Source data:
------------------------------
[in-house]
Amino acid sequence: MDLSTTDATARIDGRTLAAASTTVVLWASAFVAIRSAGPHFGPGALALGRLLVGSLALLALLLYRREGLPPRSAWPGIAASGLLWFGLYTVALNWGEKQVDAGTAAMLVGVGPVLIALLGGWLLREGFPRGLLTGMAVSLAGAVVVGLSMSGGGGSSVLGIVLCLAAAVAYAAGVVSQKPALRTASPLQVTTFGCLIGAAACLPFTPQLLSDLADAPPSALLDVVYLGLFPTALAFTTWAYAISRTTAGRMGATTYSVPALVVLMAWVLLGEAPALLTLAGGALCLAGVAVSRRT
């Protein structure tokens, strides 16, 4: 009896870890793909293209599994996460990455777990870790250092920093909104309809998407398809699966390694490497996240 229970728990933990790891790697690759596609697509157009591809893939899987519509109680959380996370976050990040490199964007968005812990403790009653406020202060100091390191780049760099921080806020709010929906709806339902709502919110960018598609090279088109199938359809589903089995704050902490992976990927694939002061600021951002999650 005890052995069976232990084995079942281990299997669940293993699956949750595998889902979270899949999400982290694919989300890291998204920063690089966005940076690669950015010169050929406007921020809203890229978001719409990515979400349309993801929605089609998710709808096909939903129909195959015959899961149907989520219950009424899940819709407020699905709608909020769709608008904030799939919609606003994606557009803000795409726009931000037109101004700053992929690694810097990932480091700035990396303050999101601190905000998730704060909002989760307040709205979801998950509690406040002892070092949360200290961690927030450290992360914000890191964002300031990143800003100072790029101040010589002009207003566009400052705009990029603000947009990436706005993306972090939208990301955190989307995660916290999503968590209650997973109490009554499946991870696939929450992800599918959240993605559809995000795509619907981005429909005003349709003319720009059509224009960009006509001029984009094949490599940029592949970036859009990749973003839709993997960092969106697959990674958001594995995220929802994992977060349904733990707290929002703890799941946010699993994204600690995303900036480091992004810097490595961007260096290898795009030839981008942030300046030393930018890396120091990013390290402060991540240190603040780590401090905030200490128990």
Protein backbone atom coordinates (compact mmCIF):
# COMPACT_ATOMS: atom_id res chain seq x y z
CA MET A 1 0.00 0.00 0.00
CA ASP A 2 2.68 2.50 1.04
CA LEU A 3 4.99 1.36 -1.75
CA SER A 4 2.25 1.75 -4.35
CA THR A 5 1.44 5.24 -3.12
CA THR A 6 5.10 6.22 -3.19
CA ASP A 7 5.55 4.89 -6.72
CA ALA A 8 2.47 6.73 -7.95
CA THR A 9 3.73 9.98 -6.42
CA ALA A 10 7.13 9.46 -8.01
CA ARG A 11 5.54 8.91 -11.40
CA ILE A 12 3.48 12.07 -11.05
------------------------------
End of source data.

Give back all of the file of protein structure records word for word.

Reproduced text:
[in-house]
Amino acid sequence: MDLSTTDATARIDGRTLAAASTTVVLWASAFVAIRSAGPHFGPGALALGRLLVGSLALLALLLYRREGLPPRSAWPGIAASGLLWFGLYTVALNWGEKQVDAGTAAMLVGVGPVLIALLGGWLLREGFPRGLLTGMAVSLAGAVVVGLSMSGGGGSSVLGIVLCLAAAVAYAAGVVSQKPALRTASPLQVTTFGCLIGAAACLPFTPQLLSDLADAPPSALLDVVYLGLFPTALAFTTWAYAISRTTAGRMGATTYSVPALVVLMAWVLLGEAPALLTLAGGALCLAGVAVSRRT
């Protein structure tokens, strides 16, 4: 009896870890793909293209599994996460990455777990870790250092920093909104309809998407398809699966390694490497996240 229970728990933990790891790697690759596609697509157009591809893939899987519509109680959380996370976050990040490199964007968005812990403790009653406020202060100091390191780049760099921080806020709010929906709806339902709502919110960018598609090279088109199938359809589903089995704050902490992976990927694939002061600021951002999650 005890052995069976232990084995079942281990299997669940293993699956949750595998889902979270899949999400982290694919989300890291998204920063690089966005940076690669950015010169050929406007921020809203890229978001719409990515979400349309993801929605089609998710709808096909939903129909195959015959899961149907989520219950009424899940819709407020699905709608909020769709608008904030799939919609606003994606557009803000795409726009931000037109101004700053992929690694810097990932480091700035990396303050999101601190905000998730704060909002989760307040709205979801998950509690406040002892070092949360200290961690927030450290992360914000890191964002300031990143800003100072790029101040010589002009207003566009400052705009990029603000947009990436706005993306972090939208990301955190989307995660916290999503968590209650997973109490009554499946991870696939929450992800599918959240993605559809995000795509619907981005429909005003349709003319720009059509224009960009006509001029984009094949490599940029592949970036859009990749973003839709993997960092969106697959990674958001594995995220929802994992977060349904733990707290929002703890799941946010699993994204600690995303900036480091992004810097490595961007260096290898795009030839981008942030300046030393930018890396120091990013390290402060991540240190603040780590401090905030200490128990």
Protein backbone atom coordinates (compact mmCIF):
# COMPACT_ATOMS: atom_id res chain seq x y z
CA MET A 1 0.00 0.00 0.00
CA ASP A 2 2.68 2.50 1.04
CA LEU A 3 4.99 1.36 -1.75
CA SER A 4 2.25 1.75 -4.35
CA THR A 5 1.44 5.24 -3.12
CA THR A 6 5.10 6.22 -3.19
CA ASP A 7 5.55 4.89 -6.72
CA ALA A 8 2.47 6.73 -7.95
CA THR A 9 3.73 9.98 -6.42
CA ALA A 10 7.13 9.46 -8.01
CA ARG A 11 5.54 8.91 -11.40
CA ILE A 12 3.48 12.07 -11.05